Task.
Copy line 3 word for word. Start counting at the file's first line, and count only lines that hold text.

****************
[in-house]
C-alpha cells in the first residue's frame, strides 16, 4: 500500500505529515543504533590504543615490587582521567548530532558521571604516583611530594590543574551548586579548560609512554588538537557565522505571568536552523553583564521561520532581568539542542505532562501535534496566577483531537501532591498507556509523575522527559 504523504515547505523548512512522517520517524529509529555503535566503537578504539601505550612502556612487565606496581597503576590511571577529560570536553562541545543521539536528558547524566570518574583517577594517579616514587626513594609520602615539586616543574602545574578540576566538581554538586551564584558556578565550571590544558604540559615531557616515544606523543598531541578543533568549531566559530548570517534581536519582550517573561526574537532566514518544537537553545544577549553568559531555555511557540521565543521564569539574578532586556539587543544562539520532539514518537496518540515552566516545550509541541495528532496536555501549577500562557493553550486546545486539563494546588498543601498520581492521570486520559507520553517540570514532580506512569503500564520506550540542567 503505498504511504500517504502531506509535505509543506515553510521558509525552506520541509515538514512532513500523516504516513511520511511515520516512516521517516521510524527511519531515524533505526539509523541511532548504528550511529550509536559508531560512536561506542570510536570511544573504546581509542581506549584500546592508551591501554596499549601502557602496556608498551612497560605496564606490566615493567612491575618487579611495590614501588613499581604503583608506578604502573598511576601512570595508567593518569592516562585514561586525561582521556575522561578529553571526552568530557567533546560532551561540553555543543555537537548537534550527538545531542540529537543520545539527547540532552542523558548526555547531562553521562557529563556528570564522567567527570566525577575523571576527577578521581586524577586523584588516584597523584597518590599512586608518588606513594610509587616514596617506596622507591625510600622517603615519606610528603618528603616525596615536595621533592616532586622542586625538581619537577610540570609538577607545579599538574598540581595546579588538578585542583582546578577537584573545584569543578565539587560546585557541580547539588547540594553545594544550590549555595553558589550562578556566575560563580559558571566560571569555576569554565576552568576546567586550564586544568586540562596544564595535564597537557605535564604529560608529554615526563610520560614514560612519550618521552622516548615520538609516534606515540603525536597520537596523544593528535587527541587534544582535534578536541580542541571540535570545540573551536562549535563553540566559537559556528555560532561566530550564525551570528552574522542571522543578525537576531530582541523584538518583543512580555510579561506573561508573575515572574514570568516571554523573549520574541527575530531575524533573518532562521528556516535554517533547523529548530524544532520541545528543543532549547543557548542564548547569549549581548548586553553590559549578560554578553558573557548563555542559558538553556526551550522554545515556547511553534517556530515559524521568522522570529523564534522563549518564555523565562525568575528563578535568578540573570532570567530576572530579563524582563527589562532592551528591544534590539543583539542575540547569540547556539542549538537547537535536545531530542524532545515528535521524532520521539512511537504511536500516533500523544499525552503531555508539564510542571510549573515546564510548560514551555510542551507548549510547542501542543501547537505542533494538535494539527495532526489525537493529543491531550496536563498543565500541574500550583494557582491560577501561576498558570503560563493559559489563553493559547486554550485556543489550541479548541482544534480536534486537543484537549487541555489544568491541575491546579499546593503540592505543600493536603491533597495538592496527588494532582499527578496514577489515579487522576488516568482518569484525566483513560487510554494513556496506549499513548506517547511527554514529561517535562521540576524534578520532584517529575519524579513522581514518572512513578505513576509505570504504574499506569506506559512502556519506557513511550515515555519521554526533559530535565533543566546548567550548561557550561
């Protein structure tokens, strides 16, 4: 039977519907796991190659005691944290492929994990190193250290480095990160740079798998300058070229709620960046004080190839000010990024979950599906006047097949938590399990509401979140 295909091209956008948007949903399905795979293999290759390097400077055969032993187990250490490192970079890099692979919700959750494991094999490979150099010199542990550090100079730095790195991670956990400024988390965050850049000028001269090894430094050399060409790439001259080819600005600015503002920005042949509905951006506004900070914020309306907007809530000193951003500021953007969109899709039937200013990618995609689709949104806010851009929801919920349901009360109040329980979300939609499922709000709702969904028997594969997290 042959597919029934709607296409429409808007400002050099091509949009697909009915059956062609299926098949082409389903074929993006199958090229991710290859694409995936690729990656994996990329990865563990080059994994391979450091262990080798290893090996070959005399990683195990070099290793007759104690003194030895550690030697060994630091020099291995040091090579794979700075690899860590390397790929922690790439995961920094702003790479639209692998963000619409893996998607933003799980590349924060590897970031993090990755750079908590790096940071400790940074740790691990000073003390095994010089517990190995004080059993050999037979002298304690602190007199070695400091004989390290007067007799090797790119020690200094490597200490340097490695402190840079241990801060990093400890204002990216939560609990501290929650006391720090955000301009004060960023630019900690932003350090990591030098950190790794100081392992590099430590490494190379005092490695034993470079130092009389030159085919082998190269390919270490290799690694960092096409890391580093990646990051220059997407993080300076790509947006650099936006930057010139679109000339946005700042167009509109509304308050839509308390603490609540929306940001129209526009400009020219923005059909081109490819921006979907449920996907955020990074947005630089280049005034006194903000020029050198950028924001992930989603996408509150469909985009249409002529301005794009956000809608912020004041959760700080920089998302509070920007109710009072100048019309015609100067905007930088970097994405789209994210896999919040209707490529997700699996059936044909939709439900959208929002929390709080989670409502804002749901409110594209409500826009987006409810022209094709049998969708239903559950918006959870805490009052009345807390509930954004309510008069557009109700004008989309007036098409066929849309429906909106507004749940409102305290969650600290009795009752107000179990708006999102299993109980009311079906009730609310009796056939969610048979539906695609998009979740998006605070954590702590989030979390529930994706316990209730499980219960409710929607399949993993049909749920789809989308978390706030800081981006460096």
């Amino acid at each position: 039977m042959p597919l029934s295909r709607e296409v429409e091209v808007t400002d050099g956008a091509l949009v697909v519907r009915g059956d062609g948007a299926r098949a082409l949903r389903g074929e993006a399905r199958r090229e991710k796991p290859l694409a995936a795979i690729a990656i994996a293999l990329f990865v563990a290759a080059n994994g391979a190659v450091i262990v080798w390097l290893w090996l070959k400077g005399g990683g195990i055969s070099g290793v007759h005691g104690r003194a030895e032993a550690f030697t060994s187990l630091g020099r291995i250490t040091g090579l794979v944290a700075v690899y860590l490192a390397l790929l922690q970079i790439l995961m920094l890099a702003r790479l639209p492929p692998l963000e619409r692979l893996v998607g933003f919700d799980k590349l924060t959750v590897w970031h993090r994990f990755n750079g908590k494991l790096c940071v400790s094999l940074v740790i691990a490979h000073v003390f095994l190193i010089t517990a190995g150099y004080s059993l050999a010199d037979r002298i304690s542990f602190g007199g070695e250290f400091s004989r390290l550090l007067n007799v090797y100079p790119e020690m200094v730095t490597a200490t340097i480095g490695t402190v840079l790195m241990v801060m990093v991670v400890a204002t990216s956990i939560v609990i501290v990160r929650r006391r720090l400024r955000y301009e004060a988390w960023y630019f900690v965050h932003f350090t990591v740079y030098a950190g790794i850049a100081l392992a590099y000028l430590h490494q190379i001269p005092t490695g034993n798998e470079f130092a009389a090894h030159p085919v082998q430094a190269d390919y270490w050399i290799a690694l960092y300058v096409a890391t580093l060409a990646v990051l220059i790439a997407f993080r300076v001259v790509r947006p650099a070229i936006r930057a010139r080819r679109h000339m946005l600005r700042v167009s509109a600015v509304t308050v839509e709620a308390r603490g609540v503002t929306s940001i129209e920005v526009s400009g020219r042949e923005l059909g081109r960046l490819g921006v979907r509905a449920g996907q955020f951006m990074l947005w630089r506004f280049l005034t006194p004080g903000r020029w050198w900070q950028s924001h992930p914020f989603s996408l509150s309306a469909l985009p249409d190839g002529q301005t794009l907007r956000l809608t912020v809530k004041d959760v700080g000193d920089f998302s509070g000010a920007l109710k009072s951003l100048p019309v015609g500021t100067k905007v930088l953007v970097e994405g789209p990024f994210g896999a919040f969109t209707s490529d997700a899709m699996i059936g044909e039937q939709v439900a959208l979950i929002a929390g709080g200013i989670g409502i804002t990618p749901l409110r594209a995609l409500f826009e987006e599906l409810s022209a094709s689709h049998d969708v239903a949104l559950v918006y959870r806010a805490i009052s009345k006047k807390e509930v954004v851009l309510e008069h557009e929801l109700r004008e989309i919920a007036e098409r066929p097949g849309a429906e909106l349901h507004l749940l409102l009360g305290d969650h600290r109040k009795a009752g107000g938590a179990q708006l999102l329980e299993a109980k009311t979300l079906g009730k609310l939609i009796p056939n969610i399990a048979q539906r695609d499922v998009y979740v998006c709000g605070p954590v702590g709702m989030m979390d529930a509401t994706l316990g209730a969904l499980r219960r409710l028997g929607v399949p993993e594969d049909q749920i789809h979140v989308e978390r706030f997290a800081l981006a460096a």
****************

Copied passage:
């Protein structure tokens, strides 16, 4: 039977519907796991190659005691944290492929994990190193250290480095990160740079798998300058070229709620960046004080190839000010990024979950599906006047097949938590399990509401979140 295909091209956008948007949903399905795979293999290759390097400077055969032993187990250490490192970079890099692979919700959750494991094999490979150099010199542990550090100079730095790195991670956990400024988390965050850049000028001269090894430094050399060409790439001259080819600005600015503002920005042949509905951006506004900070914020309306907007809530000193951003500021953007969109899709039937200013990618995609689709949104806010851009929801919920349901009360109040329980979300939609499922709000709702969904028997594969997290 042959597919029934709607296409429409808007400002050099091509949009697909009915059956062609299926098949082409389903074929993006199958090229991710290859694409995936690729990656994996990329990865563990080059994994391979450091262990080798290893090996070959005399990683195990070099290793007759104690003194030895550690030697060994630091020099291995040091090579794979700075690899860590390397790929922690790439995961920094702003790479639209692998963000619409893996998607933003799980590349924060590897970031993090990755750079908590790096940071400790940074740790691990000073003390095994010089517990190995004080059993050999037979002298304690602190007199070695400091004989390290007067007799090797790119020690200094490597200490340097490695402190840079241990801060990093400890204002990216939560609990501290929650006391720090955000301009004060960023630019900690932003350090990591030098950190790794100081392992590099430590490494190379005092490695034993470079130092009389030159085919082998190269390919270490290799690694960092096409890391580093990646990051220059997407993080300076790509947006650099936006930057010139679109000339946005700042167009509109509304308050839509308390603490609540929306940001129209526009400009020219923005059909081109490819921006979907449920996907955020990074947005630089280049005034006194903000020029050198950028924001992930989603996408509150469909985009249409002529301005794009956000809608912020004041959760700080920089998302509070920007109710009072100048019309015609100067905007930088970097994405789209994210896999919040209707490529997700699996059936044909939709439900959208929002929390709080989670409502804002749901409110594209409500826009987006409810022209094709049998969708239903559950918006959870805490009052009345807390509930954004309510008069557009109700004008989309007036098409066929849309429906909106507004749940409102305290969650600290009795009752107000179990708006999102299993109980009311079906009730609310009796056939969610048979539906695609998009979740998006605070954590702590989030979390529930994706316990209730499980219960409710929607399949993993049909749920789809989308978390706030800081981006460096």